by WorldTribune Staff, September 8, 2016
Did the IRS, the same federal agency that five years ago targeted conservative groups, allow the Clinton Foundation a pass on compliance requirements?
Clinton Foundation officials “skirted or ignored federal laws and regulations” while converting the non-profit from its tax-exempt purpose of building a presidential library in Little Rock, according to documents reviewed by The Daily Caller News Foundation.
In its 1997 determination letter granting tax-exempt status to the Clinton Foundation, the IRS informed foundation officials that to retain the tax-exempt status they must inform the government if you “change your sources of support, your purposes, character or method of operation … so we can consider the effect of the change on your exempt status and foundation status.”
The Clinton Foundation did not comply.
The Clinton Presidential Library and Museum was dedicated in Little Rock on Nov. 18, 2004. The Clinton Foundation has raised an estimated $1.5 billion since 2004.
Meanwhile, IRS officials knew the agency was targeting conservative organizations seeking tax-exempt status based on their ideology and political affiliation two years before disclosing it to Congress and the public, according to documents released in July of this year.
Non-profit foundations are required by the IRS to conduct activities that support the officially approved tax-exempt purpose for which the federal agency allows them to offer donors the ability to deduct contributions. Officials must report annually via the IRS Tax Form 990 to show their non-profit’s compliance with its exempt purpose.
According to the Daily Caller’s report, on its first annual Form 990, filed in 1998, Clinton Foundation officials described the non-profit’s exempt purpose as “to design, construct and initially endow a presidential archival deposit.”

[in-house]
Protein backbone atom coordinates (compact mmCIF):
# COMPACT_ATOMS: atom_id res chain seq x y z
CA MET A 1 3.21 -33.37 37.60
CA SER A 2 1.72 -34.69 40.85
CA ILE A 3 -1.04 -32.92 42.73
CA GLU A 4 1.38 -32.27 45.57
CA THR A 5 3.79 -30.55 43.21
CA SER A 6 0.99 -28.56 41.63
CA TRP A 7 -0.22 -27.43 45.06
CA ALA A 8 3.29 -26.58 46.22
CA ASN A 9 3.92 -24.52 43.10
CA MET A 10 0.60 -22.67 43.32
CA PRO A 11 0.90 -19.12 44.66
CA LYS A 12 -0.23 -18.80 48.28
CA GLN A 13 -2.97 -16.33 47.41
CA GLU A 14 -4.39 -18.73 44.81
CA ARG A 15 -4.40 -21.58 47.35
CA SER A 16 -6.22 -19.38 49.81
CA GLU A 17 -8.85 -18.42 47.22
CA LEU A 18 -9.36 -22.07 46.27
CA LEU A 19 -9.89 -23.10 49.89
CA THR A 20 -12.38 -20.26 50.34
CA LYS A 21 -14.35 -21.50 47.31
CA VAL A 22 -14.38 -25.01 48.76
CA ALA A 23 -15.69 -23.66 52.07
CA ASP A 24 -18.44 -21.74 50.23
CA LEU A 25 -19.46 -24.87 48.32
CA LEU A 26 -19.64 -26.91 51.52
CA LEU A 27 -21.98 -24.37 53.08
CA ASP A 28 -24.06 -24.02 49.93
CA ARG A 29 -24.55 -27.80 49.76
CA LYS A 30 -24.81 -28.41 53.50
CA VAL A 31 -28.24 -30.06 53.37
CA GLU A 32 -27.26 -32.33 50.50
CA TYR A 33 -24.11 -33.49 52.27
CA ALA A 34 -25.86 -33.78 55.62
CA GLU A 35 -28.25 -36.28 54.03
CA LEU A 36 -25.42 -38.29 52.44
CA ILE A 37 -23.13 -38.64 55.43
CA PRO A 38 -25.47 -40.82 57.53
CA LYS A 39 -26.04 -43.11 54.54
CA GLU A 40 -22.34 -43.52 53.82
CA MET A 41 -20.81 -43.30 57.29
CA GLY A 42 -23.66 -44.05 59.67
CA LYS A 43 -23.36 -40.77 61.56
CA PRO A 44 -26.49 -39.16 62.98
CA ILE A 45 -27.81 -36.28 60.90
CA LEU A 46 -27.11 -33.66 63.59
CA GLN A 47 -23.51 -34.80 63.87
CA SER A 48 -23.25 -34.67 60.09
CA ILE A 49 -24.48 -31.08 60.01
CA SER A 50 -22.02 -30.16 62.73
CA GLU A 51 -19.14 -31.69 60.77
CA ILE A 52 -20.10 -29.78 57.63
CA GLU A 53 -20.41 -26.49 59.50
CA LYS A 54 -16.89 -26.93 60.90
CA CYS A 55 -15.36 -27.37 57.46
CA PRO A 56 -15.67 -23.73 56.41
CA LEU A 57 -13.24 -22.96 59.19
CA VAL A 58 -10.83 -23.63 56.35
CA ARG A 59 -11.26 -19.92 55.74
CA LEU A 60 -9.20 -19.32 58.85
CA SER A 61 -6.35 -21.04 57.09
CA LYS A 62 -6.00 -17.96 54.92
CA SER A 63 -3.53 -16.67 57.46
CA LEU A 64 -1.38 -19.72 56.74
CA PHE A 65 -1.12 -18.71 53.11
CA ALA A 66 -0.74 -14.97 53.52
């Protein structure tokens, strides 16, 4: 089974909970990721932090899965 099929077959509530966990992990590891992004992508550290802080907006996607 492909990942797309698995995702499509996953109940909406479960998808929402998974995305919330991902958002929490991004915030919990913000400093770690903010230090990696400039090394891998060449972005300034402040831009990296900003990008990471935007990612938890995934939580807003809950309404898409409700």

In the foundation’s 1999 tax return, the description of its exempt purpose was unchanged except to add this, also from the tax-exemption application: “… to house and preserve the books, correspondence, documents, papers, pictures, photographs and other memorabilia of President Clinton.”
The exempt purpose description remained unchanged until 2002, when the description added one sentence which essentially restated statements from the tax-exempt application: “The foundation will also undertake and support research and educational activities on policy and historical issues related to the presidency of William Jefferson Clinton.”
According to a statement presently on its web site, the foundation created the Clinton Health Access Initiative: “From 2002 to 2010, as an initiative of the Clinton Foundation, 4 million patients were able to access CHAI-negotiated ARV drugs …”
The Daily Caller noted that “these two events mark the beginning of the Clinton Foundation’s departure from its tax-exempt purpose because there is no reference in the 2002 tax return telling the IRS about formation of the CHAI and the foundation answered ‘no’ to question 76 on the return, which asked if the foundation ‘engaged in any activity not previously reported to the IRS.’ ”
Charles Ortel, an analyst in non-profit governance and critic of the Clinton Foundation, said that “to informed analysts, the Clinton Foundation appears to be a rogue charity that has neither been organized nor operated lawfully from inception in October 1997 to date.”
Ortel claims the foundation “has never been validly authorized to pursue tax-exempt purposes other than as a presidential archive and research facility based in Little Rock, Arkansas.”